Anthropologists claim that in “gift societies” objects exchanged never become the private property of the recipient. We know this even in our own society: We would never think to use a soup tureen from grandma to feed the cat. Gifts impose an obligation to honor the giver.
Things bought do not bear these obligations. A soup tureen from Walmart can be used for the cat, or as a temporary home for a garter snake, or as a chamber pot. Nobody will care.
Money liberates. It is, as Dostoevsky put it (for different reasons) “coined liberty.” It liberates from the obligations that gifts bear. It liberates so that my bought possessions become mine in a way that gifts never quite do. A money economy is perhaps a pre-requisite for private property. Money also liberates exchange from the constraints of status: Someone who gives me an expensive jewel puts me in debt; if I buy the jewel, I can have it without the shadow of a giver’s domination.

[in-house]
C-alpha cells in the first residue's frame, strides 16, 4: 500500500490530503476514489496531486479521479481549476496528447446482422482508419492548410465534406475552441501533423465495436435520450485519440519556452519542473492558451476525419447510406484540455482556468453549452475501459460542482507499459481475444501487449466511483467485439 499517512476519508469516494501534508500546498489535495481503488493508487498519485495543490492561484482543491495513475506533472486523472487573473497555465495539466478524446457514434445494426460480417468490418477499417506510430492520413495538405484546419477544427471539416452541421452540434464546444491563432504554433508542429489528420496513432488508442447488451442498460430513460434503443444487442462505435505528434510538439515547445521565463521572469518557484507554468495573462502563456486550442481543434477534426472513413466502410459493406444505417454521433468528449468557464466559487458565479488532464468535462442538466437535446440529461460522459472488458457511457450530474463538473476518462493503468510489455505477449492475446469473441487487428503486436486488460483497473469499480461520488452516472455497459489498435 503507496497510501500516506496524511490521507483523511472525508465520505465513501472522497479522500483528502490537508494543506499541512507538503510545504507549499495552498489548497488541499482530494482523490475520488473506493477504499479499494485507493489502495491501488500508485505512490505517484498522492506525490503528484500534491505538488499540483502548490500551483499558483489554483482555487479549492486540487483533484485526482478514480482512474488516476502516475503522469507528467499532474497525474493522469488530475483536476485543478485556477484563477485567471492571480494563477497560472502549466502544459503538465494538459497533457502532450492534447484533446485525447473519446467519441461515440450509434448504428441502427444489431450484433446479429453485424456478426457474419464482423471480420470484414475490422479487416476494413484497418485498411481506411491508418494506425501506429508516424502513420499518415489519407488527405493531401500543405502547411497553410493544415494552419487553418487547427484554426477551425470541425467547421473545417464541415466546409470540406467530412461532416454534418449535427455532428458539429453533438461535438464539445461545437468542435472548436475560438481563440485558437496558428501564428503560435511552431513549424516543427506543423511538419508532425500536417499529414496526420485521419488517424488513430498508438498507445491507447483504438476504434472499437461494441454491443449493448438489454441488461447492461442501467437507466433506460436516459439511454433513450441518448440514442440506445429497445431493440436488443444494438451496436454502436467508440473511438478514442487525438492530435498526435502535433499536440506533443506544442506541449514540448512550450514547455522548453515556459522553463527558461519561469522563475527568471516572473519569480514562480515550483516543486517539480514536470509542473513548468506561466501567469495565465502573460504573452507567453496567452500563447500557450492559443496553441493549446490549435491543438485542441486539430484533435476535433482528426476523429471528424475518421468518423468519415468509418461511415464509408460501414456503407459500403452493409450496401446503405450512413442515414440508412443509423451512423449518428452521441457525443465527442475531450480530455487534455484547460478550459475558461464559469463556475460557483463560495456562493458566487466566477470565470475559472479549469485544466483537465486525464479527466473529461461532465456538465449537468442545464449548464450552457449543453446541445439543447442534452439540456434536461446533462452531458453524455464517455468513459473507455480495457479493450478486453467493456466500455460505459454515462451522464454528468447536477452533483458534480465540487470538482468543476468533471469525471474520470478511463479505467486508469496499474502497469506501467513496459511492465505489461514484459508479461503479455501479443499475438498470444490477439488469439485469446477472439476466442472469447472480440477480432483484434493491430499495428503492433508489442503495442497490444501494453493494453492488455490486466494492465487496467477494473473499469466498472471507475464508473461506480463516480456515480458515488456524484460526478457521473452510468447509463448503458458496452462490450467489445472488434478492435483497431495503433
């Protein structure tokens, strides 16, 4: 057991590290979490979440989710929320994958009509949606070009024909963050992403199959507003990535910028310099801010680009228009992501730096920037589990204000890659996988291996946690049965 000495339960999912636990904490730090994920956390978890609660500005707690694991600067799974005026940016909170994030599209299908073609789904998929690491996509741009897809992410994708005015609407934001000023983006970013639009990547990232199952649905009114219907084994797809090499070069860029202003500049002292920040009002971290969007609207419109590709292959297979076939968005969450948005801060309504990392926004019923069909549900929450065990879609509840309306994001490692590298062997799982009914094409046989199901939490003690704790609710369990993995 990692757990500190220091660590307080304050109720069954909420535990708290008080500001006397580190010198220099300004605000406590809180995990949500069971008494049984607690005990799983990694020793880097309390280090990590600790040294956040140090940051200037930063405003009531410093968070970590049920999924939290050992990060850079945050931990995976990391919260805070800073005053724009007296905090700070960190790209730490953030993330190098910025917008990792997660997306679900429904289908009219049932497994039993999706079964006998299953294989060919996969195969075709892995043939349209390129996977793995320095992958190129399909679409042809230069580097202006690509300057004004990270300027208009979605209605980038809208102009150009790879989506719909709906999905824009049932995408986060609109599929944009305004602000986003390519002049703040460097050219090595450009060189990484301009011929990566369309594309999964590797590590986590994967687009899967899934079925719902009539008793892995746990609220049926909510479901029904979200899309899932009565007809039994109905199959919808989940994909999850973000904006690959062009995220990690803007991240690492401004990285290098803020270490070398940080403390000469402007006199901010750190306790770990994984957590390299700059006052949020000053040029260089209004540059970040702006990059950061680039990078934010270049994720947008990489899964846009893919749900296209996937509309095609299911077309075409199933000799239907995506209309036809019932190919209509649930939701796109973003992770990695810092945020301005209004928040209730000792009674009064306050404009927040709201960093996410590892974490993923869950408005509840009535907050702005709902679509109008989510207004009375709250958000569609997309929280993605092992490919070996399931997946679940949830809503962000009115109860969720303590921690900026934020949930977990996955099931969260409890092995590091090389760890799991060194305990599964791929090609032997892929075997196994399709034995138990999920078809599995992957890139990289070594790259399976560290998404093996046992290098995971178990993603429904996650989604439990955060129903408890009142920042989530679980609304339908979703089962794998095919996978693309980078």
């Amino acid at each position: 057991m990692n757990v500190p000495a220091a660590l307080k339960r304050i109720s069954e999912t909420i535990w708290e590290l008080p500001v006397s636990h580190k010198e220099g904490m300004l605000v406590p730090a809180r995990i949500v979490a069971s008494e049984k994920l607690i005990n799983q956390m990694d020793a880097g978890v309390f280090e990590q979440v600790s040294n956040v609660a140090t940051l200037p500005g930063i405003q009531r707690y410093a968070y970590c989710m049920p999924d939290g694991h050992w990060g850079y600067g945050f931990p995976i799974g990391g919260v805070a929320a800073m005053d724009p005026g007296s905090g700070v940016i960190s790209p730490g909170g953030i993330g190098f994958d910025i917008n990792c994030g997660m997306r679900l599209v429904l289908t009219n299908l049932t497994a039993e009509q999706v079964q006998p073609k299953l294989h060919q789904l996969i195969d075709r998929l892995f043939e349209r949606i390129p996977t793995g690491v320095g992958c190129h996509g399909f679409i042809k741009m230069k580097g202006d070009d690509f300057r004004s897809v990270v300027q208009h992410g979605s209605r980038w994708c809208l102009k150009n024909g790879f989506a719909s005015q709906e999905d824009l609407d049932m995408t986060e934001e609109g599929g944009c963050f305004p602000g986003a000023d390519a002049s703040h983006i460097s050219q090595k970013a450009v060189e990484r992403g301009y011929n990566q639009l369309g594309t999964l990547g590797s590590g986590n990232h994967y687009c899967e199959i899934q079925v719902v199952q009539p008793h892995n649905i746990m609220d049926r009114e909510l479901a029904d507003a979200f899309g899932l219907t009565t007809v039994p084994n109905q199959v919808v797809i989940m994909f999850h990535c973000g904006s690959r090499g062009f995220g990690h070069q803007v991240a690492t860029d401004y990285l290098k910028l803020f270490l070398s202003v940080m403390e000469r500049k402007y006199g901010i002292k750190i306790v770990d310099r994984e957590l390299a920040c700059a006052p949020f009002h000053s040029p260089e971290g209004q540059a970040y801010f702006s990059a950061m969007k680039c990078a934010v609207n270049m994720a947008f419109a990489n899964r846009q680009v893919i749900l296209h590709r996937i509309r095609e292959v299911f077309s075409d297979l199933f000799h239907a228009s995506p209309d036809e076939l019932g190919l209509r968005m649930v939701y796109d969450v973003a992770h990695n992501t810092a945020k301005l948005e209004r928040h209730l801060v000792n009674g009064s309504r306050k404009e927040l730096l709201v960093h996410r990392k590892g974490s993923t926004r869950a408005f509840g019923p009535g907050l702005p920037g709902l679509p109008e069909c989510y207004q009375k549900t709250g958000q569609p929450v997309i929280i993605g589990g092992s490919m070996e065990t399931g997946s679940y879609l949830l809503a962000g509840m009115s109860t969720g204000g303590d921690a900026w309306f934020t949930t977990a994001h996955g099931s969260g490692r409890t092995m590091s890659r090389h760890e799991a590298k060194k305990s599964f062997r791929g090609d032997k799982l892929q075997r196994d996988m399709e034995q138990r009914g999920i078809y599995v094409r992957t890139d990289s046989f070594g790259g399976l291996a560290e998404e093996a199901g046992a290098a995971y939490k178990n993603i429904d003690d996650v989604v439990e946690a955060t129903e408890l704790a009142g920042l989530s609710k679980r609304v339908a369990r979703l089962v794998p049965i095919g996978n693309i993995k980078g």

Money exchanges are impersonal exchanges. That too is liberating, and it permits exchanges at distance. But when most exchanges are money exchanges, there seems to be a cost, specifically the cost of depersonalizing economic life.